Documenting Human Rights Violations in Challenging Environments

Who Were the Parties Involved?

  1. Police who arrested the students
  2. Basij forces who assisted in the arrest of the students
  3. Tehran University students who were taken to different police stations
  4. Tehran University students who were taken to a Ministry of Interior basement located four levels below ground
  5. The guards at the Interior Ministry
  6. Human Rights Watch

What are their background, affiliations, and potential biases?

  1. The police who arrested the students are employed by the Iranian government and affiliated with the Interior Ministry.
  2. The Basij is a volunteer paramilitary force established by Supreme Leader Ayatollah Khomeini in 1979 following the Islamic Revolution. Their loyalty is to the Supreme Leader and the Iranian Revolutionary Guard.
  3. Tehran University students who were taken to different police stations. Assessing the motivations of the students is a bit more difficult. As someone collecting information, you would want to investigate the motivations of the students volunteering information. For example, some questions you would need answered are whether the student(s) are politically involved or had participated in the 2009 post-election protests disputing President Ahmadinejad’s victory. From this article, all we know about these individuals is that they were students at Tehran University. Can you find information about them from other sources? University students in Iran are known for being politically active and vocal; however, do not assume they were all politically inclined or all disputed the electoral outcome.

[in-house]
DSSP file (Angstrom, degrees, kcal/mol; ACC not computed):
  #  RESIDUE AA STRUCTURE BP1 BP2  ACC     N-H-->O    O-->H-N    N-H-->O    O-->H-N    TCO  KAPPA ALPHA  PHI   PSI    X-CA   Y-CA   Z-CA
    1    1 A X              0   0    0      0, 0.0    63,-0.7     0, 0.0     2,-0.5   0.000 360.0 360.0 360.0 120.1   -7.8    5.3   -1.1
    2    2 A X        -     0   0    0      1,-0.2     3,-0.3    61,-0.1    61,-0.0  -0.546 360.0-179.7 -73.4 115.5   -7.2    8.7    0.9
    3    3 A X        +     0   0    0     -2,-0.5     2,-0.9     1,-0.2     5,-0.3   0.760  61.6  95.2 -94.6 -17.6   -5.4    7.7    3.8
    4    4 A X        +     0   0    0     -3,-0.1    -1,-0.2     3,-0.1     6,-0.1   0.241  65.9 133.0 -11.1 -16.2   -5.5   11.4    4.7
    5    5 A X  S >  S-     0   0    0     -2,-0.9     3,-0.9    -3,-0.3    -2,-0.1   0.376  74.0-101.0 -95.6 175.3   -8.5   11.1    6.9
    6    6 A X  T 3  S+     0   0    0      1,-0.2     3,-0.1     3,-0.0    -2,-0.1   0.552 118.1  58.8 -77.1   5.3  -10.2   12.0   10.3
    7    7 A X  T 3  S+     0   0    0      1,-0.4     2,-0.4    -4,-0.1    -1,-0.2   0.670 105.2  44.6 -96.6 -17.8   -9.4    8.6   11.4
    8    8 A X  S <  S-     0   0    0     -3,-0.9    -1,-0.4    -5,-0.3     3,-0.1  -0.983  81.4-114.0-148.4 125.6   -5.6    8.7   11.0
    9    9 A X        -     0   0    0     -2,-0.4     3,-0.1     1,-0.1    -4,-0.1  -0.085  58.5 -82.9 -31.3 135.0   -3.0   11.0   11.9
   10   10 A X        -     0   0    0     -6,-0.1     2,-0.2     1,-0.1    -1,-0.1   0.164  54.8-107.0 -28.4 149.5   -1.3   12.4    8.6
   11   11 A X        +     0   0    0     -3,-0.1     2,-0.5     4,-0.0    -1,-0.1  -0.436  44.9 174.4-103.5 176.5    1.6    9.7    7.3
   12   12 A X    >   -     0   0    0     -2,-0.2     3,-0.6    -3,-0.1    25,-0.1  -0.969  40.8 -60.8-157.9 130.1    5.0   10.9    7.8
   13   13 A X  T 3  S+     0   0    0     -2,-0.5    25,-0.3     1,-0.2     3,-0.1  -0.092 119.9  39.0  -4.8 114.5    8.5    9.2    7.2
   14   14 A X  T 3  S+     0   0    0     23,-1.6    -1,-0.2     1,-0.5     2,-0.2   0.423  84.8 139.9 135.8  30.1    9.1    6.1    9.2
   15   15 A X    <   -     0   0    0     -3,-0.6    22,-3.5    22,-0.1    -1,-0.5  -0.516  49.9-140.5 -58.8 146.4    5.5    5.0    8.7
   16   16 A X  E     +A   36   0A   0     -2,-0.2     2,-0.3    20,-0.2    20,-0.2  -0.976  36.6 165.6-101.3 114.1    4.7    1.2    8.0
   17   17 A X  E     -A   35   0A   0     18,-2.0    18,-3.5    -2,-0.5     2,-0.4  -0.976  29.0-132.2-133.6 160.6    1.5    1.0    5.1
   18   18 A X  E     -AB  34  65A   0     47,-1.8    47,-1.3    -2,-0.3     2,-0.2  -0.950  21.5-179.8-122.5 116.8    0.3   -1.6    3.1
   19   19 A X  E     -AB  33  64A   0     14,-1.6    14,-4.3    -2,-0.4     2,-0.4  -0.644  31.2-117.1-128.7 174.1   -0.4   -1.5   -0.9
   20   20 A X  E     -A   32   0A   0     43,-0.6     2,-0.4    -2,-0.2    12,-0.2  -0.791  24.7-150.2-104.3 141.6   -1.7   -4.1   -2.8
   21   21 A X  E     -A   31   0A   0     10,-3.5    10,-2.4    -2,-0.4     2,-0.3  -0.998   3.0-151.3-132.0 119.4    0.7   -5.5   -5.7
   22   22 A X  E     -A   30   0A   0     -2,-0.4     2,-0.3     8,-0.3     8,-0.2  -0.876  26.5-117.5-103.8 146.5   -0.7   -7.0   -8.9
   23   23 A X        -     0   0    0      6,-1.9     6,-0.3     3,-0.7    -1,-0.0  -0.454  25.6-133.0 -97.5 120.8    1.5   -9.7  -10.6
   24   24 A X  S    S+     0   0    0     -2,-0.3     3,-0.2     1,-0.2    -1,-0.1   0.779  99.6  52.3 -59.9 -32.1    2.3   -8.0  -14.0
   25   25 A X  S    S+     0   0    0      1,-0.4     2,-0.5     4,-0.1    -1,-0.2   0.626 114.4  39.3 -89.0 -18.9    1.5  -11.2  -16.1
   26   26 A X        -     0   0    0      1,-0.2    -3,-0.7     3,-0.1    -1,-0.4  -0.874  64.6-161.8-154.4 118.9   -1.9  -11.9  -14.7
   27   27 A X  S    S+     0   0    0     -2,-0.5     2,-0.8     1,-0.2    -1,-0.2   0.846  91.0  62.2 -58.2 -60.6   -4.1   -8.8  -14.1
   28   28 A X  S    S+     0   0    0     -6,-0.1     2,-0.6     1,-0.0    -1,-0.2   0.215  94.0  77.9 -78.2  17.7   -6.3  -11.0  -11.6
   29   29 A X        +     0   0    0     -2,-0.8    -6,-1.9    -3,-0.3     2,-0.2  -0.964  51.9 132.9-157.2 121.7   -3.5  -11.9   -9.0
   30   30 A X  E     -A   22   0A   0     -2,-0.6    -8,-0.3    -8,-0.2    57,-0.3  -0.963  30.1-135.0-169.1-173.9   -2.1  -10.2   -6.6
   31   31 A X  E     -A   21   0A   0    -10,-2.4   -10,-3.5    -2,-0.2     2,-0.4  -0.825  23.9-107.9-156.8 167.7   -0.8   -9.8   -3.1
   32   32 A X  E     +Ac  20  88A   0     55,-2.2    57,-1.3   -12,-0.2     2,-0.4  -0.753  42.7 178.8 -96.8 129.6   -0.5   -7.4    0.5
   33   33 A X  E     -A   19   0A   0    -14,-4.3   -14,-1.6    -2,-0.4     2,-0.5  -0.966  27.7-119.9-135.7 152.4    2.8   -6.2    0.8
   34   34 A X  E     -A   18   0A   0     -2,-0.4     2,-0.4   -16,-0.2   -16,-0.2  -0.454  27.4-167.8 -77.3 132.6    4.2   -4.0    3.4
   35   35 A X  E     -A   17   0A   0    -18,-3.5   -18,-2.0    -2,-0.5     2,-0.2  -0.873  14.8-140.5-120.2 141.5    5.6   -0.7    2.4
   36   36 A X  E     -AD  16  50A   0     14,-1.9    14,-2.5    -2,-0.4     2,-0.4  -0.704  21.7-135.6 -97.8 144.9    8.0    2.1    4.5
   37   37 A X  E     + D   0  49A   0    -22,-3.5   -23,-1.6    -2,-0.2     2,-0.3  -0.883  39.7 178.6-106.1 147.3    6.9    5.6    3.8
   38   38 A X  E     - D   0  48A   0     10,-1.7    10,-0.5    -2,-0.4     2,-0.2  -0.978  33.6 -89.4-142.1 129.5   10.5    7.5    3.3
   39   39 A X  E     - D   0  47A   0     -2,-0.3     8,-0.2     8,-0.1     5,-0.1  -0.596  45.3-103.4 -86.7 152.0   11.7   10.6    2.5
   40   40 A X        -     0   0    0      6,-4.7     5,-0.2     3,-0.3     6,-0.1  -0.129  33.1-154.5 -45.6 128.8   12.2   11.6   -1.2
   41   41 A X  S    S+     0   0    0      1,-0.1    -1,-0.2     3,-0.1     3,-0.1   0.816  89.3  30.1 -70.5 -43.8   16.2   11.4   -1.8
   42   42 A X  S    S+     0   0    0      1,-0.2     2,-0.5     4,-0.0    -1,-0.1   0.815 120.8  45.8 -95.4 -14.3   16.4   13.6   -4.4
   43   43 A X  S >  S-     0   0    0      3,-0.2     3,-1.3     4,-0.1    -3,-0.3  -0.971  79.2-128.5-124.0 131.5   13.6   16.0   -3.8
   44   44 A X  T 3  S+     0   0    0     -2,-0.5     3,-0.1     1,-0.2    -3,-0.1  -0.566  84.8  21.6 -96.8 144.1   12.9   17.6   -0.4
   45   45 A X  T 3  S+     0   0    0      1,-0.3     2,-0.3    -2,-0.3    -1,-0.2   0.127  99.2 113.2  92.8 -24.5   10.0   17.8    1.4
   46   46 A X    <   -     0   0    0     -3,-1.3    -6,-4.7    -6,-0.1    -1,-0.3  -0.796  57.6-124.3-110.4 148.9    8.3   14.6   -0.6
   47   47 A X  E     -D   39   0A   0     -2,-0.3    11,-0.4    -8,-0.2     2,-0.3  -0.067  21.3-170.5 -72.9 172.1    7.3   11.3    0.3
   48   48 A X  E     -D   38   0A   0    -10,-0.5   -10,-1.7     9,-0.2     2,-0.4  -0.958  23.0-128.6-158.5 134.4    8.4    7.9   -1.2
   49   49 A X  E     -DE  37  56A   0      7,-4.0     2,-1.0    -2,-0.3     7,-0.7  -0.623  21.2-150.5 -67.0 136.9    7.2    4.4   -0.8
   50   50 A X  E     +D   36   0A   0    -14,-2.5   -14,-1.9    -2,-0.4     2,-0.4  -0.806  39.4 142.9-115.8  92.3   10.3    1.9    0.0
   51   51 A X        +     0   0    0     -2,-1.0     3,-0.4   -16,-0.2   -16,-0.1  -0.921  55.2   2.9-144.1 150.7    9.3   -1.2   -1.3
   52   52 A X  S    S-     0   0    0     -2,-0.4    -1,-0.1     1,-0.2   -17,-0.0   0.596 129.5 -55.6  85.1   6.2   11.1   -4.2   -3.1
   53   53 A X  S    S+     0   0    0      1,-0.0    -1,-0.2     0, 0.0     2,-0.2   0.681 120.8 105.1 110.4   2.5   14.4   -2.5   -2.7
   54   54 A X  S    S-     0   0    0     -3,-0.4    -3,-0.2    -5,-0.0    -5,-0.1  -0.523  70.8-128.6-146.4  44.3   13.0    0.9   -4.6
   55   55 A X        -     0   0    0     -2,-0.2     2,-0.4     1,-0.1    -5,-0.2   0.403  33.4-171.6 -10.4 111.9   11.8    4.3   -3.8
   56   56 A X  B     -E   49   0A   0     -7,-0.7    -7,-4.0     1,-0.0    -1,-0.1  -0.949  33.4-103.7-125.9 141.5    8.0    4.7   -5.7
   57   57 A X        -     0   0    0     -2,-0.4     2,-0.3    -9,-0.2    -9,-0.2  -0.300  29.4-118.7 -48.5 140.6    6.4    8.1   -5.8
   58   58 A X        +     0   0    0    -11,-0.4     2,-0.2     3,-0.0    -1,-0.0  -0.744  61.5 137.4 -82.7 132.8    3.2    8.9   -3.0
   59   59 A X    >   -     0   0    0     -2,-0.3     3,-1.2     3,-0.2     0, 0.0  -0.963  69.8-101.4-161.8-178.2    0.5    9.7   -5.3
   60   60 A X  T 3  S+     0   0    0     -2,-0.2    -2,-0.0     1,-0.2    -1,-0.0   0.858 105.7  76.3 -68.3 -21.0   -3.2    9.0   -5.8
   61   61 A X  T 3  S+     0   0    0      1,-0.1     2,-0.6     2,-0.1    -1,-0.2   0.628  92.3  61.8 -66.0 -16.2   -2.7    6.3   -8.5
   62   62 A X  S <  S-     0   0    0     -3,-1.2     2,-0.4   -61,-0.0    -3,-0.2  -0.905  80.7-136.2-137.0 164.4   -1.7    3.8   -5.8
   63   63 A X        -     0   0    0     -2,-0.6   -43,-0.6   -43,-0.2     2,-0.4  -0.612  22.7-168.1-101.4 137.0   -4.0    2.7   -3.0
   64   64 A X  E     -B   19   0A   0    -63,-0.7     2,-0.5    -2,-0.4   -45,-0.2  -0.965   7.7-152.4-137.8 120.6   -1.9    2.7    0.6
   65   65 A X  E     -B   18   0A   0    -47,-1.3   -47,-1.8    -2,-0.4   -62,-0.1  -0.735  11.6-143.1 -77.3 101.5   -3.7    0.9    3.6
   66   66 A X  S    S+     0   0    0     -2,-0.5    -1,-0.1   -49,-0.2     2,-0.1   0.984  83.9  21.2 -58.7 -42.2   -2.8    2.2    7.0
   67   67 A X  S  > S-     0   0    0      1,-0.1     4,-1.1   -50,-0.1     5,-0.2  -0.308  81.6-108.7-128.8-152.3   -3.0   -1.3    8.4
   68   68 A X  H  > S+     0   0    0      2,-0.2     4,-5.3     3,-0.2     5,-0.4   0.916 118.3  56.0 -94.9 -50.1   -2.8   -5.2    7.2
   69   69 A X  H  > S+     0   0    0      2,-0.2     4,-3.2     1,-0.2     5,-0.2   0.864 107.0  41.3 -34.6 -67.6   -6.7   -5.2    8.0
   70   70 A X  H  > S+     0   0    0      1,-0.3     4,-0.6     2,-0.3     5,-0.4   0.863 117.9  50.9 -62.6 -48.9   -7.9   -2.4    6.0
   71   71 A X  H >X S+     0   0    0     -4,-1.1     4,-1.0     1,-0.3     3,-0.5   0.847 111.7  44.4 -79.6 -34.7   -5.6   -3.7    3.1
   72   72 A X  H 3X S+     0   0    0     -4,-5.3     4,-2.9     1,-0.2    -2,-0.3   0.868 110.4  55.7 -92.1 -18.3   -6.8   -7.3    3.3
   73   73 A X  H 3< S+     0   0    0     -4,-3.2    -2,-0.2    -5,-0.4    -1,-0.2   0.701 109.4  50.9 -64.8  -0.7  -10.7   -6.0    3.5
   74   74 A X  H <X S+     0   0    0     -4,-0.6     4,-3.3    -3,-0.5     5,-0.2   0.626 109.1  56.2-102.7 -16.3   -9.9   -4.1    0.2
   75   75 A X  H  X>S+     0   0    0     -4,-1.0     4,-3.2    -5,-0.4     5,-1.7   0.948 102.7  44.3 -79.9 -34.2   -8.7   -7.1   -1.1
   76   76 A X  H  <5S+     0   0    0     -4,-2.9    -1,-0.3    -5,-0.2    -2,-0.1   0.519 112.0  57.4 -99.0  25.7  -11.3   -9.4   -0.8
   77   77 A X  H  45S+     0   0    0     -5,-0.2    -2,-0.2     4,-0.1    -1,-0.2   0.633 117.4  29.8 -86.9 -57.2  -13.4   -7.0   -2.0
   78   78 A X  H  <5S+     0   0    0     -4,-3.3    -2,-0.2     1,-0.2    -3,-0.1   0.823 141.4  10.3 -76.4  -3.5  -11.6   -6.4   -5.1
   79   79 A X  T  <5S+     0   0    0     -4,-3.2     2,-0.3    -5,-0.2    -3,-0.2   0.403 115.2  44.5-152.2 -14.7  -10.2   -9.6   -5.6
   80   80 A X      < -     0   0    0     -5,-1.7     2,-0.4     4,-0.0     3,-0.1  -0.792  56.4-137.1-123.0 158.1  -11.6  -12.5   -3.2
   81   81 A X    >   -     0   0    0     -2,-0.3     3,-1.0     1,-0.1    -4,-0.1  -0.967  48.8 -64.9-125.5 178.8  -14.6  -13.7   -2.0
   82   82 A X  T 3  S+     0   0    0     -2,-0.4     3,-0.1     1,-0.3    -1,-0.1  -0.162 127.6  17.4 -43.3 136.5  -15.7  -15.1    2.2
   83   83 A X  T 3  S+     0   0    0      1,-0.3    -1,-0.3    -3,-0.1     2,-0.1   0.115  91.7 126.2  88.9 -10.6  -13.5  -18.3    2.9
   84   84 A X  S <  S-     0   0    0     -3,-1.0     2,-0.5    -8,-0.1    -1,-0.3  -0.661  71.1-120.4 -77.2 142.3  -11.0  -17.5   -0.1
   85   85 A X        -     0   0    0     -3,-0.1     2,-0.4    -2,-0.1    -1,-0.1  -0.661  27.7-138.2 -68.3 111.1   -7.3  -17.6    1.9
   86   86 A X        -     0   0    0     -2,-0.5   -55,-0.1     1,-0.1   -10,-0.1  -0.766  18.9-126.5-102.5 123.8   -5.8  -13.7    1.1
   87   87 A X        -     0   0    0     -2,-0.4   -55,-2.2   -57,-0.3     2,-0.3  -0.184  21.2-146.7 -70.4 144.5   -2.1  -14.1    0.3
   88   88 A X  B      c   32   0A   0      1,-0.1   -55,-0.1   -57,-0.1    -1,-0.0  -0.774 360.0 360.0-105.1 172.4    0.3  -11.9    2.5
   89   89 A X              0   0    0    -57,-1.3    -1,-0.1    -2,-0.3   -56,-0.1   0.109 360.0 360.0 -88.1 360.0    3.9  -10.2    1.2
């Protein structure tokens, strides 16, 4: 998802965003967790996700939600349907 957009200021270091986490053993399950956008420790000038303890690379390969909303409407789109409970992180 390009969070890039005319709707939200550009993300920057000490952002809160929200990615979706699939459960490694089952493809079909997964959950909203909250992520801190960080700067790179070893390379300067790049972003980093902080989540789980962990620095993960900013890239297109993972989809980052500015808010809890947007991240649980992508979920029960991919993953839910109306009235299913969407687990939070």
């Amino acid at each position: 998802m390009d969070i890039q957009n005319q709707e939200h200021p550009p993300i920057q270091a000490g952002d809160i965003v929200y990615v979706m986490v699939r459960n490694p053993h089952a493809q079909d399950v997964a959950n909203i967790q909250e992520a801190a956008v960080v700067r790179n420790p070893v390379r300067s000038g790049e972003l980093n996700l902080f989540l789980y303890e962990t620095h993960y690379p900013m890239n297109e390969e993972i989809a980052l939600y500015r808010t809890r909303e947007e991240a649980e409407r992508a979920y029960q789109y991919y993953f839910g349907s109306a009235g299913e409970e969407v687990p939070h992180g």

4. Tehran University students who were taken to a Ministry of Interior basement– what else can you find out about these students and why were they separated from the students reportedly taken to police stations?
  5. The guards at the Interior Ministry work for the Iranian government, and in particular, the Ministry of Interior, which is responsible for internal security in Iran.
  6. Human Rights Watch is a self-proclaimed “watchdog” organization. While it is independent, its motivations are to report on human rights violations and hold governments (such as the Iranian government) accountable to international human rights standards.